Epilepsy may slightly increase risk of severe COVID-19 symptoms, study suggests


According to a new study in the British Medical Journal (BMJ), there is a slight increased risk of hospital admission and death from COVID-19 in people with epilepsy.

The study analysed hospital admissions of 6.08 million adults in England between 24 January and 30 April to find risk factors of increased hospital admission and death.

Out of those who died in their cohort:

  • 4% were male
  • 7% came from Black, Asian and Minority Ethnic(BAME) backgrounds
  • 5% were ages 70 and over
  • 3% had type two diabetes.

Other risk factors of increased hospital admission and death were conditions included on the shielding list. Down’s syndrome, severe immunodeficiency, and some chemotherapy treatments were amongst some of the highest risk factors detected.

What is not clear from this study is if it is epilepsy itself which increases the risk of hospital admission and death.

For example, people with epilepsy are more likely than the general population to attend higher risk settings like hospitals or social care, which increases their risk of catching the virus.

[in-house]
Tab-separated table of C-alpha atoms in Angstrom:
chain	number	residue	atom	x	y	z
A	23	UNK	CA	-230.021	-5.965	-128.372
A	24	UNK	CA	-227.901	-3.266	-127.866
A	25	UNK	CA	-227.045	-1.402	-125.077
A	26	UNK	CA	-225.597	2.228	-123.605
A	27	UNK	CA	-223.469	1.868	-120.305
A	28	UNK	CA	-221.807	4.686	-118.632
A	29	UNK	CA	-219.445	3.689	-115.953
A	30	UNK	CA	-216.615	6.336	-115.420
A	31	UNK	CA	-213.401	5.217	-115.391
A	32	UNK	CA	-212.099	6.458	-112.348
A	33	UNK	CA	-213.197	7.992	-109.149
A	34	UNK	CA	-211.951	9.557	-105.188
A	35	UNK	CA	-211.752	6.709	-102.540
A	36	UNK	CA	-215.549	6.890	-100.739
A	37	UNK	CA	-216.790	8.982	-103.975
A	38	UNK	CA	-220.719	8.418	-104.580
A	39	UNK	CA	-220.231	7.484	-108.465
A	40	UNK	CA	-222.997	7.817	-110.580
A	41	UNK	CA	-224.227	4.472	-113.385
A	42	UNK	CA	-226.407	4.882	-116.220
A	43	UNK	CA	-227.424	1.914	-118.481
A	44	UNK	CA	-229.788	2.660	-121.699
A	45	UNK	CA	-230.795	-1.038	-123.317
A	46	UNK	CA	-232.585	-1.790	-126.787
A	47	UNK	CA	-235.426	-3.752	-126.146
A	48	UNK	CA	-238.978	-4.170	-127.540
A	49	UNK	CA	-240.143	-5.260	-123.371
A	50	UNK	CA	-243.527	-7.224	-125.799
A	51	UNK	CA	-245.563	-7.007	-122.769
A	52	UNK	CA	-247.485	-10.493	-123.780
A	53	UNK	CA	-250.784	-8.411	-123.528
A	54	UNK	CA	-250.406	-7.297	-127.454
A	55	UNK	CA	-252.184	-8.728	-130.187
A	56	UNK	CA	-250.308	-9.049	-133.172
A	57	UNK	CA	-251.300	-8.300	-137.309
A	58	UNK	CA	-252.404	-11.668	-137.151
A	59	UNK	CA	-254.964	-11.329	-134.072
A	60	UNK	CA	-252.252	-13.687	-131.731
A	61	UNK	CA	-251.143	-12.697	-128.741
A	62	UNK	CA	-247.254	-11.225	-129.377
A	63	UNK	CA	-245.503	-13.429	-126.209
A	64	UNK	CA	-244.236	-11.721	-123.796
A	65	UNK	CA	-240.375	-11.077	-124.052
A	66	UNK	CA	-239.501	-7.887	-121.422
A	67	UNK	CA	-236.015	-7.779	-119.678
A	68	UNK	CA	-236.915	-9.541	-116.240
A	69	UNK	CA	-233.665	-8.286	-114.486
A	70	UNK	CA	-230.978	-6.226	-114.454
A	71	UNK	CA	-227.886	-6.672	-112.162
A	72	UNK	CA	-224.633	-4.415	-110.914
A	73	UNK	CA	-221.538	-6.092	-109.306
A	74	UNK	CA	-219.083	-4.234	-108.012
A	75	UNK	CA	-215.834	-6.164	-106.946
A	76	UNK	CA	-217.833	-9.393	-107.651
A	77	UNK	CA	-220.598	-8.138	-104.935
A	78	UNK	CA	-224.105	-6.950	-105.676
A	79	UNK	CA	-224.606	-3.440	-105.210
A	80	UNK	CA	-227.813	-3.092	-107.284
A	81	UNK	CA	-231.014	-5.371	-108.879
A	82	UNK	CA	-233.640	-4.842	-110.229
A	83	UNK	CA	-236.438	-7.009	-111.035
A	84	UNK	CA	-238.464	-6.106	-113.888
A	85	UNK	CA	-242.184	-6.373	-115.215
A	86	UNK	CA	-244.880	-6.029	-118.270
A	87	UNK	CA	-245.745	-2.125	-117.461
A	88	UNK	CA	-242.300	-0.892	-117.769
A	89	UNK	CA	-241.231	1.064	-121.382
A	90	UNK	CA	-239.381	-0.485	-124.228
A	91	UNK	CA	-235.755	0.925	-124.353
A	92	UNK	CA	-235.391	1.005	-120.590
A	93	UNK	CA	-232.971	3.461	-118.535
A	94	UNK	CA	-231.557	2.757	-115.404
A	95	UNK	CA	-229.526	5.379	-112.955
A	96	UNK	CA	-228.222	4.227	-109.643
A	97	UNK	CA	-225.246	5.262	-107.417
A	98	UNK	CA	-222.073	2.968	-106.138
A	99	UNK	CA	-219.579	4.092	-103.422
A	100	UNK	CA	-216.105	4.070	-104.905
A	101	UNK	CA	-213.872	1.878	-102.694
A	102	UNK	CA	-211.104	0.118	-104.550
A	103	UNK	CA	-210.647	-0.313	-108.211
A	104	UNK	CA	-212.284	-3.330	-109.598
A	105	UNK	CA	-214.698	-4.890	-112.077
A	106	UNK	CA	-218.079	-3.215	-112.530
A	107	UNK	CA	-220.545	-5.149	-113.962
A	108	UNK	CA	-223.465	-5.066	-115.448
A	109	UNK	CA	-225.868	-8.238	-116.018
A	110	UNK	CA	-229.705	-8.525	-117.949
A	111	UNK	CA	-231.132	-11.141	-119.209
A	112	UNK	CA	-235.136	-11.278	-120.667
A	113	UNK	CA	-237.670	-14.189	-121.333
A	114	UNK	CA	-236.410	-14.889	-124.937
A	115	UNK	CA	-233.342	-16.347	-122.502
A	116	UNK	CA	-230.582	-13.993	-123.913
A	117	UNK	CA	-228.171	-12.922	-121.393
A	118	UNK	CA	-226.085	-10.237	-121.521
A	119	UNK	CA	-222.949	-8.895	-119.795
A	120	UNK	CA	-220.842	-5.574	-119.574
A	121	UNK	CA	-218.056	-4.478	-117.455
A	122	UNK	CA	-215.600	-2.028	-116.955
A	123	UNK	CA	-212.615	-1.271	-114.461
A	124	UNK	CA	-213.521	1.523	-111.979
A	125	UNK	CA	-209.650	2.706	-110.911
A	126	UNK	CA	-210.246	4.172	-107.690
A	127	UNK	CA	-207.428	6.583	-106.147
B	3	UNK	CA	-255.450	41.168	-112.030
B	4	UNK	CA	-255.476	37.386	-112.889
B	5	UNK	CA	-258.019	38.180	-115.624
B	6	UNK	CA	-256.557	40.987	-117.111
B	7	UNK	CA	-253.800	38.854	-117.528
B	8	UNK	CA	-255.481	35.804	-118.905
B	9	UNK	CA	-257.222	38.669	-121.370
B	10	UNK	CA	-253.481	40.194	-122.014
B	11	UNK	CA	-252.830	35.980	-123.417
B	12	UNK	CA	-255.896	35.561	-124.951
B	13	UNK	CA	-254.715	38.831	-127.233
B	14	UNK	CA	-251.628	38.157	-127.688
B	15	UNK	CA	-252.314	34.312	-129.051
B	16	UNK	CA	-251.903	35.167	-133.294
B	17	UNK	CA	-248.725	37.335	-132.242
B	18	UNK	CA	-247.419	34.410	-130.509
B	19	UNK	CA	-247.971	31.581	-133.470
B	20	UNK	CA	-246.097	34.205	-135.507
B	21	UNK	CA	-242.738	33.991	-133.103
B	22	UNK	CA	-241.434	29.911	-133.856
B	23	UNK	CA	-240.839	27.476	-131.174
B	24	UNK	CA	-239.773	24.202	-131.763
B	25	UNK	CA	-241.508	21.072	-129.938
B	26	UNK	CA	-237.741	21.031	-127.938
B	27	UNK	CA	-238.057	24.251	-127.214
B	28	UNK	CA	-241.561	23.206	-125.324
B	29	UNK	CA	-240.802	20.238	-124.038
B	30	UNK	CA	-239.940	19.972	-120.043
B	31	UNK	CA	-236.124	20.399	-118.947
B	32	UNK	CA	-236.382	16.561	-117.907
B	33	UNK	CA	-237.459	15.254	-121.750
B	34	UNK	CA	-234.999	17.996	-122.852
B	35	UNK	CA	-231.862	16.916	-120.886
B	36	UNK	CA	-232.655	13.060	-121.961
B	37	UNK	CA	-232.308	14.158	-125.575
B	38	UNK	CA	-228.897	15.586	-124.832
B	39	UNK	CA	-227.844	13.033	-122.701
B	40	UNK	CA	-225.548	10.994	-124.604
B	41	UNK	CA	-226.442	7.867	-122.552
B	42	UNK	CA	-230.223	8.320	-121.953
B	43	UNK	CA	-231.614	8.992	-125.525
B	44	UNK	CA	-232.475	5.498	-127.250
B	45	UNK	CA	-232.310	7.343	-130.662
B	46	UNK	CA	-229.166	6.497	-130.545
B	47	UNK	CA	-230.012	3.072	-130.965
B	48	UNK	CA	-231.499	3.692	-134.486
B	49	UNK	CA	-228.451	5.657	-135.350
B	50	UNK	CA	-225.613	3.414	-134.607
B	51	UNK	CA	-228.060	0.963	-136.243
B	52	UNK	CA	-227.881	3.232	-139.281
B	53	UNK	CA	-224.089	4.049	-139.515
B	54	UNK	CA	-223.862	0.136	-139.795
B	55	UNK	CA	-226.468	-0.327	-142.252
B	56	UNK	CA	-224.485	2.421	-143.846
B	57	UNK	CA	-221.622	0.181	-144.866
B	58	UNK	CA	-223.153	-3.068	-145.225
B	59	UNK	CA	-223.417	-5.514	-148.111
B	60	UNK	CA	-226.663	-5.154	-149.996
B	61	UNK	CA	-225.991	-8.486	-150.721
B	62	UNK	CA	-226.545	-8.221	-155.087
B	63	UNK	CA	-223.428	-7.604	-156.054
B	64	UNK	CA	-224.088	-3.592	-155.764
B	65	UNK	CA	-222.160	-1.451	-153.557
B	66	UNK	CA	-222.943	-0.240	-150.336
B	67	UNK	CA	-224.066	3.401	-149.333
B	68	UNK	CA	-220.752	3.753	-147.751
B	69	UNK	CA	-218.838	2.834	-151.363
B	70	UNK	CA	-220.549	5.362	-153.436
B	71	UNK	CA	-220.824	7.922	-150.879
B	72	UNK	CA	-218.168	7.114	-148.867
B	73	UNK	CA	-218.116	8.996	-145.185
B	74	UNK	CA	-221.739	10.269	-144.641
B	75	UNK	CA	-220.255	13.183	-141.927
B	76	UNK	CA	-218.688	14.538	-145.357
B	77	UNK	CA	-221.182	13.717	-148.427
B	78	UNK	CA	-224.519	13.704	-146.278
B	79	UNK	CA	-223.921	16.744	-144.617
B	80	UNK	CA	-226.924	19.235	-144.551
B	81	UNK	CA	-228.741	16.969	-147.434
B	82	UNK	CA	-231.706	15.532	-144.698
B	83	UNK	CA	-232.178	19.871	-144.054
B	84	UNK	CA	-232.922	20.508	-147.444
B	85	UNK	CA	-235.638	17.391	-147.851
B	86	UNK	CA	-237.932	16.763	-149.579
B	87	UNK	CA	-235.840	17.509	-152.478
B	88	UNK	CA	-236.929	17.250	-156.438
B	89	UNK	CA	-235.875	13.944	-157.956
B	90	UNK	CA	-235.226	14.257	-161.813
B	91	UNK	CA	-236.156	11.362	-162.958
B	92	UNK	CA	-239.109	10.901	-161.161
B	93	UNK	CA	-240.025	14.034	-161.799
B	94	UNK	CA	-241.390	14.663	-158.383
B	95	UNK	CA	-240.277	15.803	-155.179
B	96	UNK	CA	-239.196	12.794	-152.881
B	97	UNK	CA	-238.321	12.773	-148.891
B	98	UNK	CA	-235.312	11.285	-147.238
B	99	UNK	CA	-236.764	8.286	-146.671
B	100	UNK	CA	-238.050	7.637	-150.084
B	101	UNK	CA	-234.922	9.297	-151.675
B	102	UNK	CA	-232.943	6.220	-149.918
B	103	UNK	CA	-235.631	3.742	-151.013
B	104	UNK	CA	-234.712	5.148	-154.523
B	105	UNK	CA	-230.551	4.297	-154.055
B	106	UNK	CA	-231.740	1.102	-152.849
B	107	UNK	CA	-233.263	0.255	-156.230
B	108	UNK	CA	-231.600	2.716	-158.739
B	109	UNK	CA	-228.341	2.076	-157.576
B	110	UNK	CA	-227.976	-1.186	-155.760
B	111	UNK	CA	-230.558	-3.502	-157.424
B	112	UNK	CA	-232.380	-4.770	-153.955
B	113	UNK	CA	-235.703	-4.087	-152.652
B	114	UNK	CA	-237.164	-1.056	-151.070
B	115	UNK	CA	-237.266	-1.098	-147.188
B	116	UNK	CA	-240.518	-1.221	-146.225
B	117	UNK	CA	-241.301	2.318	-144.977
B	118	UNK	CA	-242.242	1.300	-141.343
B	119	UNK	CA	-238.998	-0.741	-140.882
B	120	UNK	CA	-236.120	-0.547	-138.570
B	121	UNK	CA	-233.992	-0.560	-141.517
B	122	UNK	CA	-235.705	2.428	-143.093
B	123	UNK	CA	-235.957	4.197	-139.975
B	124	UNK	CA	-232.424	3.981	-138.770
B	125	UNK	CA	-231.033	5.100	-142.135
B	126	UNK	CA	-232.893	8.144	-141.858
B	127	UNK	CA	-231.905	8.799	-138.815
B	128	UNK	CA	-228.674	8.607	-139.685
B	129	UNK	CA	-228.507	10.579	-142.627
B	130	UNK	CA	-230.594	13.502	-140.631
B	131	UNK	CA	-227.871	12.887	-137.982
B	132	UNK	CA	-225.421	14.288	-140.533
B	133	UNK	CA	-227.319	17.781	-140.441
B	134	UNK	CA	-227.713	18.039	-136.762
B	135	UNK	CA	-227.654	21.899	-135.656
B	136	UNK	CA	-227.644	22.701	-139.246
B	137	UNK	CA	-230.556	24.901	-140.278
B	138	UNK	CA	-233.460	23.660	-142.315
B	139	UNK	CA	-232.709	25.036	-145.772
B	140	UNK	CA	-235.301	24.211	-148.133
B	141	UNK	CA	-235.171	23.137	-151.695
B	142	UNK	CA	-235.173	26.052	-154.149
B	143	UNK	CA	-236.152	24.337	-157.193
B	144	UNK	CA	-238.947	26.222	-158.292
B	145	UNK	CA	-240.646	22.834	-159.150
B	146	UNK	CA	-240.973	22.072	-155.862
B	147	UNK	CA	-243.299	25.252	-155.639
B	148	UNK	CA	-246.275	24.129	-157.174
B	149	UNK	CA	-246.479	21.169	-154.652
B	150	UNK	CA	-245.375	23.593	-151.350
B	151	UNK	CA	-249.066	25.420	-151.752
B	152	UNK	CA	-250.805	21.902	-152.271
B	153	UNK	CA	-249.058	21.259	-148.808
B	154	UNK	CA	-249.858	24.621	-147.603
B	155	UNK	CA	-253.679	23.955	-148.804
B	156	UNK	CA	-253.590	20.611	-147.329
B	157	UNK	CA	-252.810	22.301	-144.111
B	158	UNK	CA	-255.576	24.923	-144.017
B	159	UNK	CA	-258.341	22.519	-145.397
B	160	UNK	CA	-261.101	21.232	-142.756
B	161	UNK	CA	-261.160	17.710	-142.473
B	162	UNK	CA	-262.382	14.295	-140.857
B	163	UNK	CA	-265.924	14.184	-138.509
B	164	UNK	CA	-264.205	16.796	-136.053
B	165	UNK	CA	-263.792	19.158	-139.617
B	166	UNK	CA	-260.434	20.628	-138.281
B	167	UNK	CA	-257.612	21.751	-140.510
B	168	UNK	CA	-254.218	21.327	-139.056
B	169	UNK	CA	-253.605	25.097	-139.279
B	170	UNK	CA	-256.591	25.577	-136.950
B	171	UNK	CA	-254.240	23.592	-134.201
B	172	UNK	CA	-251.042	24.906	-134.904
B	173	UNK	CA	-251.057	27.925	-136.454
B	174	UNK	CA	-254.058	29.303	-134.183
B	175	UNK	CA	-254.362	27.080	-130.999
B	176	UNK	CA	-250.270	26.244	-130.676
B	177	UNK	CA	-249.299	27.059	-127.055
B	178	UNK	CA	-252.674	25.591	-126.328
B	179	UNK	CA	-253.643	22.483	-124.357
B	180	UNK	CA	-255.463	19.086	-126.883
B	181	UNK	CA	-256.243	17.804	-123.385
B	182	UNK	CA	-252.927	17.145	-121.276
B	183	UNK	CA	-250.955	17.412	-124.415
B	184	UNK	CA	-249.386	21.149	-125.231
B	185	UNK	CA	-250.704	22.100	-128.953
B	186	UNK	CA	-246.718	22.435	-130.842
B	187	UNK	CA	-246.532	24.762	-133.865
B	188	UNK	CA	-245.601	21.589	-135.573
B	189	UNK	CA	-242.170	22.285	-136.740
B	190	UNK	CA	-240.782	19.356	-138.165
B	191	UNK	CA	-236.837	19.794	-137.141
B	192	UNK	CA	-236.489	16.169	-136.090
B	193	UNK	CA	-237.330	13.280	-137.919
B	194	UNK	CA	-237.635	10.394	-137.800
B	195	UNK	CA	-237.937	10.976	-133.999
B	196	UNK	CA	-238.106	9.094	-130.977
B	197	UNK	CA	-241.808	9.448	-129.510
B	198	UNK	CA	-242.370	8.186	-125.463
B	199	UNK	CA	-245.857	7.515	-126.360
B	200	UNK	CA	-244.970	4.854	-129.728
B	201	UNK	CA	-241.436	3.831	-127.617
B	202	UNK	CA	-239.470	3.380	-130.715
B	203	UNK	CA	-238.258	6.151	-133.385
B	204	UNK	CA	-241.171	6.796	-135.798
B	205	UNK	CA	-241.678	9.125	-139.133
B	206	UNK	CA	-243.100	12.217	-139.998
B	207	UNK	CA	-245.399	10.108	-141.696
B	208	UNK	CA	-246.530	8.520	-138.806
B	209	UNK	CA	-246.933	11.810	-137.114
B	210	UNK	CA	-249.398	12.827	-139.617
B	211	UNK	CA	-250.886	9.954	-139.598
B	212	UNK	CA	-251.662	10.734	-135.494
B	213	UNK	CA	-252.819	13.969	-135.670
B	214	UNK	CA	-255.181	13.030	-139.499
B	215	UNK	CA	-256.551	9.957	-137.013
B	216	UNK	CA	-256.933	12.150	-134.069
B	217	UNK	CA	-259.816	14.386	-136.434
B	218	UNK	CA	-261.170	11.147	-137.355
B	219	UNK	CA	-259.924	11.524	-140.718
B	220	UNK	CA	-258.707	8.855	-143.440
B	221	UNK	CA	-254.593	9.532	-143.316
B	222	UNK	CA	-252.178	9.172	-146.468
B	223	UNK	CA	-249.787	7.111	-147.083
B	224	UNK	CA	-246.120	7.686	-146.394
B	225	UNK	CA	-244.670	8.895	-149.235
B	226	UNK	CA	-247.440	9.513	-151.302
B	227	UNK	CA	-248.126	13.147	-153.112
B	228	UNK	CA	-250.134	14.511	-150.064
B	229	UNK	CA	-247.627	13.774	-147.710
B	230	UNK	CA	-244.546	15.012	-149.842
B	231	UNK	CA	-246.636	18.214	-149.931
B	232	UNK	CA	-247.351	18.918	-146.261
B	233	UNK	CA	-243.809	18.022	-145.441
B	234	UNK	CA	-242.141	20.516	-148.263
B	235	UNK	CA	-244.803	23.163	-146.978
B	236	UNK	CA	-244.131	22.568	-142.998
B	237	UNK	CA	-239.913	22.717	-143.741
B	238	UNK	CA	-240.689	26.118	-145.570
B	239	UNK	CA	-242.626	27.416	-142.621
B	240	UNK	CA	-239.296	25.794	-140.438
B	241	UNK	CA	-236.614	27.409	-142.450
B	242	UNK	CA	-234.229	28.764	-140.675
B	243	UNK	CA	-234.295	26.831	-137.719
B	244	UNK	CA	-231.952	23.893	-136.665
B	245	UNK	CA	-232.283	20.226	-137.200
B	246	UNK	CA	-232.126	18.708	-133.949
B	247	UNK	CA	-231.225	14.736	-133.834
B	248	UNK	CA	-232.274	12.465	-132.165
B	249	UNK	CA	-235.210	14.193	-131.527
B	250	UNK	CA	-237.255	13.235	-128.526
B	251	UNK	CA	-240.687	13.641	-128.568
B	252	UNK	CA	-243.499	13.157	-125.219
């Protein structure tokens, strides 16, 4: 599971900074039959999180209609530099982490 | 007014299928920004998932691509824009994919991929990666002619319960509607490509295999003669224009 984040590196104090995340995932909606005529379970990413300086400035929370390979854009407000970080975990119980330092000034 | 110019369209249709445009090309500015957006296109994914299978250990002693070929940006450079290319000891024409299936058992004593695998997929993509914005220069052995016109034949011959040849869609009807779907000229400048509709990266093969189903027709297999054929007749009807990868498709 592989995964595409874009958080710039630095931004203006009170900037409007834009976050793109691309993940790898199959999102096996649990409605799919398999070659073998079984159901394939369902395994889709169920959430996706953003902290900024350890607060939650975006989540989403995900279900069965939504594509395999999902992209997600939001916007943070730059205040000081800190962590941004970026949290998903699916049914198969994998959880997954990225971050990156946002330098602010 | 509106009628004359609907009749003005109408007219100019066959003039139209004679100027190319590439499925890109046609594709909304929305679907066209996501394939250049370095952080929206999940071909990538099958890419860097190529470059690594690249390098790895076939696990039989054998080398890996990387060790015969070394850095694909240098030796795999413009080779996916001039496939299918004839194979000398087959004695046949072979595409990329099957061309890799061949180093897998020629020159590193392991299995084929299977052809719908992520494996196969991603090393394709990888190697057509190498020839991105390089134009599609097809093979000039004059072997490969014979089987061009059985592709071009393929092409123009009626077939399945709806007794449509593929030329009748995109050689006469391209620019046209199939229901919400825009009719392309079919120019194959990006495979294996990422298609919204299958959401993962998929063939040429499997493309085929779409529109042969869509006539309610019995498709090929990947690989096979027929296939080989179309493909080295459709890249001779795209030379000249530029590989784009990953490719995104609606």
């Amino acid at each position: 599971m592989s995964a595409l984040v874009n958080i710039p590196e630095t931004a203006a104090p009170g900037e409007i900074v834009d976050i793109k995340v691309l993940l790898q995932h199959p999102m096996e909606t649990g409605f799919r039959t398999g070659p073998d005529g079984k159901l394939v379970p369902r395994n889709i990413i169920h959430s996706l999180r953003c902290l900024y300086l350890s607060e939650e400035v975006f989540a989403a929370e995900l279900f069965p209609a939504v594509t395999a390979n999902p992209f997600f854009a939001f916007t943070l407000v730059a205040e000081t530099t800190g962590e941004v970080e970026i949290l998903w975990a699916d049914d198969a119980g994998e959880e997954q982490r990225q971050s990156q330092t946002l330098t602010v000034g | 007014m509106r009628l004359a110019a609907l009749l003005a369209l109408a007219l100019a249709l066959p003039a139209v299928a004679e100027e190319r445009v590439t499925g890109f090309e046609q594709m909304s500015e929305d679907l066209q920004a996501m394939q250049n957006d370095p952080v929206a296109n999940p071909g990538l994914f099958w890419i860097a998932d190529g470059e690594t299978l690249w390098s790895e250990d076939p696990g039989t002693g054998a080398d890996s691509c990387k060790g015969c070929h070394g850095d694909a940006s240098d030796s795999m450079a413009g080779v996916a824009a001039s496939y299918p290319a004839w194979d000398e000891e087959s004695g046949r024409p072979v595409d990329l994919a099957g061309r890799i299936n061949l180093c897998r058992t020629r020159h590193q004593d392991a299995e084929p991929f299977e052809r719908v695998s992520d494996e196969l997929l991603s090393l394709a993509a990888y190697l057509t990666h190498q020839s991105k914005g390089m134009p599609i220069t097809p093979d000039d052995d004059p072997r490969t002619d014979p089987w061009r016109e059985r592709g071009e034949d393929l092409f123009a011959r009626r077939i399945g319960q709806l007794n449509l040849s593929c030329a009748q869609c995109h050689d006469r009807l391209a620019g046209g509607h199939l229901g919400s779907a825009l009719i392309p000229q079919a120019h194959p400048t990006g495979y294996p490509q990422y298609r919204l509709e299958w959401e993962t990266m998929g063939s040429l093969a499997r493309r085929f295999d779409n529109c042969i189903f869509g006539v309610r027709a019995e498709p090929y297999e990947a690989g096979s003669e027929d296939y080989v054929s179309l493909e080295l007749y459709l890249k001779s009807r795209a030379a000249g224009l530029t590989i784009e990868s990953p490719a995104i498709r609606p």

Additionally, some people with epilepsy have associated conditions which can increase their risk of developing more severe COVID-19 symptoms.


The need to be vigilant

However, although we are not clear if it is epilepsy itself which increases hospital admission and death, this is evidence for people with epilepsy to be extra vigilant.

As there is an identified slight increased risk of more severe COVID-19 symptoms, people with epilepsy must strictly follow the public health guidance to avoid catching the virus.

We are therefore urging people with epilepsy to wear a mask wherever necessary, regularly wash their hands, and socially distance from other people.

For the latest advice on COVID-19 in Scotland please click here.